Linux network troubleshooting commands
Data and resources can be shared between computers through a computer network. It consists of a network of computers connected via the internet. Across the network, packets carry requests from the host to the destination. In order for a computer network to work, it must make use of several types of network devices or media. Linux-based computers are capable of multitasking and multiuser functionality, therefore they can participate in networks regardless of their size or complexity. Administrators are responsible for keeping networks and systems running. Linux comes with a variety of commands that allow you to configure and troubleshoot networks. Following is a list of some of them.
1. Ping(Packet Internet Groper)
Ping allows a computer to determine whether it can communicate with another computer over a network. Ping sends ICMP echo requests to the destination computer and waits to receive a response. Once the packets arrive at the target computer, it immediately begins sending them back. When using the ping command, you can view information like: Transmission packet count, Total packets received, time taken for that.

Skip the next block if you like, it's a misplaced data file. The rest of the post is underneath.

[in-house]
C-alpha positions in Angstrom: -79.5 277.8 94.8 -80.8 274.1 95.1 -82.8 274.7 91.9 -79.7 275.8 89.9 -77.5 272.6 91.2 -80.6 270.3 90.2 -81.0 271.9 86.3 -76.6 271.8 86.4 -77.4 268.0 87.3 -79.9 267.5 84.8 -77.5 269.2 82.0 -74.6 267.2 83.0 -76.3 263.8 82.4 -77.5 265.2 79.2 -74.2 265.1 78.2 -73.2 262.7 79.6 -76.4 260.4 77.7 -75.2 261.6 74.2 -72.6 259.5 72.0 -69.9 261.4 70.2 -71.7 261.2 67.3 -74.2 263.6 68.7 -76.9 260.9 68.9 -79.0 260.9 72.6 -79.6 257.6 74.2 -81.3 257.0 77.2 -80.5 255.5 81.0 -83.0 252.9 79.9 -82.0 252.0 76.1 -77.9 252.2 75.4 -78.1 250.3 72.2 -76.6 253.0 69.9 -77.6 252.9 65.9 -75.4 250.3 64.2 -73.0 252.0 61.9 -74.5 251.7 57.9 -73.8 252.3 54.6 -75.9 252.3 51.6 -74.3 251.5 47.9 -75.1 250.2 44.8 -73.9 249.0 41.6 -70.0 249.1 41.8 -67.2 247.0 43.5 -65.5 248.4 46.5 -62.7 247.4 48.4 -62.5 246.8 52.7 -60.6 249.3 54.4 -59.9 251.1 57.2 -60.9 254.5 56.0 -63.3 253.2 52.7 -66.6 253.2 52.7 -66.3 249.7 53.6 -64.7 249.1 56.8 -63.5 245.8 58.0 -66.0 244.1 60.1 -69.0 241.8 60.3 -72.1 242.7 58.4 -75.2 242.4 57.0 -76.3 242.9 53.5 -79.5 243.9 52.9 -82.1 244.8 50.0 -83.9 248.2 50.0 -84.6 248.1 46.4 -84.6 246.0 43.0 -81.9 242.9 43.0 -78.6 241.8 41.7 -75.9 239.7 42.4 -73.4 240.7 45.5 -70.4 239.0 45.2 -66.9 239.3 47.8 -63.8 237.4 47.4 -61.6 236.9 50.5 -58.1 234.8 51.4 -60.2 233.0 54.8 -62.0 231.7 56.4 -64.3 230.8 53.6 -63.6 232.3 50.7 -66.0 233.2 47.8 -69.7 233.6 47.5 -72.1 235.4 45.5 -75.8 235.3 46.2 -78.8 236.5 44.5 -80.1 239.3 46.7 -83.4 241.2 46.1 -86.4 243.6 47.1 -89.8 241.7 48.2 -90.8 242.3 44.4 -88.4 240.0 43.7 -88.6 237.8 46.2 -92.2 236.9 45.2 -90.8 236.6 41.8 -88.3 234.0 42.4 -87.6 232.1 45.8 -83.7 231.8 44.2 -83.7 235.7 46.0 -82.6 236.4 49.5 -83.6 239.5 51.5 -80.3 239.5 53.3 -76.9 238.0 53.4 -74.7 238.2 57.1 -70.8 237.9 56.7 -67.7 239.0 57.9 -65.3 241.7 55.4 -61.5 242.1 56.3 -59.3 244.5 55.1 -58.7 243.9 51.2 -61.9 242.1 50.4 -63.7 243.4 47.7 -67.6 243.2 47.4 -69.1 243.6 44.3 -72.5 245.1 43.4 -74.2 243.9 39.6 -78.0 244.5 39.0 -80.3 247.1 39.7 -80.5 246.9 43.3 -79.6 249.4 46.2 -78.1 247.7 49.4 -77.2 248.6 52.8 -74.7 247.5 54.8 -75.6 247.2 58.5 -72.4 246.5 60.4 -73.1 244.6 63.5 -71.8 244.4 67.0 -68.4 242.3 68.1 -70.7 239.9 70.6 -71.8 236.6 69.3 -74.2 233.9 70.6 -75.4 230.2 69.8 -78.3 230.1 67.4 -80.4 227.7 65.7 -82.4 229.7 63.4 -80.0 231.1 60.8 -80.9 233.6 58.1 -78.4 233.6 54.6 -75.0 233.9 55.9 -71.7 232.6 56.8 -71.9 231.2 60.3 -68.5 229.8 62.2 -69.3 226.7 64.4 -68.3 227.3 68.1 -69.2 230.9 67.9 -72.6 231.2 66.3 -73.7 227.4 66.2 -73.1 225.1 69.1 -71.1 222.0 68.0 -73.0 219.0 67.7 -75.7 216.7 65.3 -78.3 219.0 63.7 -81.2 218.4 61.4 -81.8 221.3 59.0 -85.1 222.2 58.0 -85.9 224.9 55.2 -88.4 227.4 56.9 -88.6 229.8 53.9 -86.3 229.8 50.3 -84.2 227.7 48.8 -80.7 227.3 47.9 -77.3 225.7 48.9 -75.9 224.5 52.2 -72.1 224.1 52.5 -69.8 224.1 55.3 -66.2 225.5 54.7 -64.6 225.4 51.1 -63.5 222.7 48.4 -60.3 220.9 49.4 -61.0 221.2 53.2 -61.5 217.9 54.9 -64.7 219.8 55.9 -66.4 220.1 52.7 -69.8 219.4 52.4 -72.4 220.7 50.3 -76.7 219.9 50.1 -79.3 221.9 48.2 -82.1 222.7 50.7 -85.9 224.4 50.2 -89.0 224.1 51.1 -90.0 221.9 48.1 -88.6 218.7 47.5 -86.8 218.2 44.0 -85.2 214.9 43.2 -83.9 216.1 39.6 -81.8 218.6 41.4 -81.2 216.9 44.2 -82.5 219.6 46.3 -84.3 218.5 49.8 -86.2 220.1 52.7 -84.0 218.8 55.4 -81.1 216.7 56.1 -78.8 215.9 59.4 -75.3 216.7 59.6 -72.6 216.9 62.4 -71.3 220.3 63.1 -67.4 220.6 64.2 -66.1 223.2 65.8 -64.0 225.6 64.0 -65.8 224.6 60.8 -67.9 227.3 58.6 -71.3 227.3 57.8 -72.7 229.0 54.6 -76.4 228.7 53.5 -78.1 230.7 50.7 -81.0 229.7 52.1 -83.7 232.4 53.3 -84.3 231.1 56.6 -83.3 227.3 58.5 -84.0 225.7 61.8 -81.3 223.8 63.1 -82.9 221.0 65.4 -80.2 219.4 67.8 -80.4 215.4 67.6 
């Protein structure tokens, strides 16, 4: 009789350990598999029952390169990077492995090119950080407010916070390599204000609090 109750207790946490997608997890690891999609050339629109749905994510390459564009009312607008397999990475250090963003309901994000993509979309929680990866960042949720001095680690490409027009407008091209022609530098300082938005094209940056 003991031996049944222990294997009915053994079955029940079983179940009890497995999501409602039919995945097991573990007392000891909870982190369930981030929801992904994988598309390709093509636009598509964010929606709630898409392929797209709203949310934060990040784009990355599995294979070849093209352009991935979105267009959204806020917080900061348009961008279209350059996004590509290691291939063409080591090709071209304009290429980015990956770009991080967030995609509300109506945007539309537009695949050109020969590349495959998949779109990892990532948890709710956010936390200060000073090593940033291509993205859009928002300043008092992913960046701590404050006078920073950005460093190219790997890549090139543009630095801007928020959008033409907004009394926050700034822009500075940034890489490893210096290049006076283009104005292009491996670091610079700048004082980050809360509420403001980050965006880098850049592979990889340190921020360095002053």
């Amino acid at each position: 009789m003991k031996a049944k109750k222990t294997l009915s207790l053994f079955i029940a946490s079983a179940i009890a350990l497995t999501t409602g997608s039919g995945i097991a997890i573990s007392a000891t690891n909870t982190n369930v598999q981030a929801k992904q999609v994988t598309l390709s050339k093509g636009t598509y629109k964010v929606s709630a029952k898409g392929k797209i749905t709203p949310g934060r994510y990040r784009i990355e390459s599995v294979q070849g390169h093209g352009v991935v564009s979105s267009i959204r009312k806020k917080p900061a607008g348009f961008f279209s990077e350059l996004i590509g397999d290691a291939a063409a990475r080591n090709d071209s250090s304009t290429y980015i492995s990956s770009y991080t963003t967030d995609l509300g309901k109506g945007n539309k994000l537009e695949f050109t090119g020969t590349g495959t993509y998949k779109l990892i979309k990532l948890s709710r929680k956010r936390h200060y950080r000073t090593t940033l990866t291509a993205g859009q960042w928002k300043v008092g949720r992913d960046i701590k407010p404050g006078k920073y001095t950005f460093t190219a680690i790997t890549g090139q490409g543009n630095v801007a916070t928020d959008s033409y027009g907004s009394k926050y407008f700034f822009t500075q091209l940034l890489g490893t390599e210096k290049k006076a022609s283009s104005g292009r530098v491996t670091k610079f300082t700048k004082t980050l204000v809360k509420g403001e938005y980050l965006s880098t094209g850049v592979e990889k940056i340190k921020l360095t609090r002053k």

Using the host command, you can find out what IP address is associated with a domain name or find out the domain name associated with that IP address.
3. Arp Command
ARP (Address Resolution Protocol) allows you to view and edit the ARP cache, which contains the mapping between IP addresses and MAC addresses. ARP is used by the system’s TCP/IP stack to get the IP address associated with the MAC address.
Operating systems include an interface configuration utility called ifconfig (Interface Configuration) is used for setting or displaying an interface’s IP address and netmask. The utility also allows you to enable or disable an interface. UNIX-like operating systems typically use the ifconfig utility to configure network interfaces.
A packet’s route can be determined using this command. Furthermore, it displays how many hops the packet took to reach its destination. On the console, this command prints the addresses of the hosts through which the packet travels in order to reach its destination.
With the nslookup command, you can retrieve IP addresses and domain names from DNS records.
It is possible to view routing, connection, and port information using netstat (Network Statistics). Network statistics are part of the Linux operating system. Based on the Linux file system, this command displays the contents of the /proc/net file.
We have already discussed some troubleshooting commands for Linux networks. The commands covered in this section are commonly used by system administrators. There are also many other commands, so take a look at those as well.
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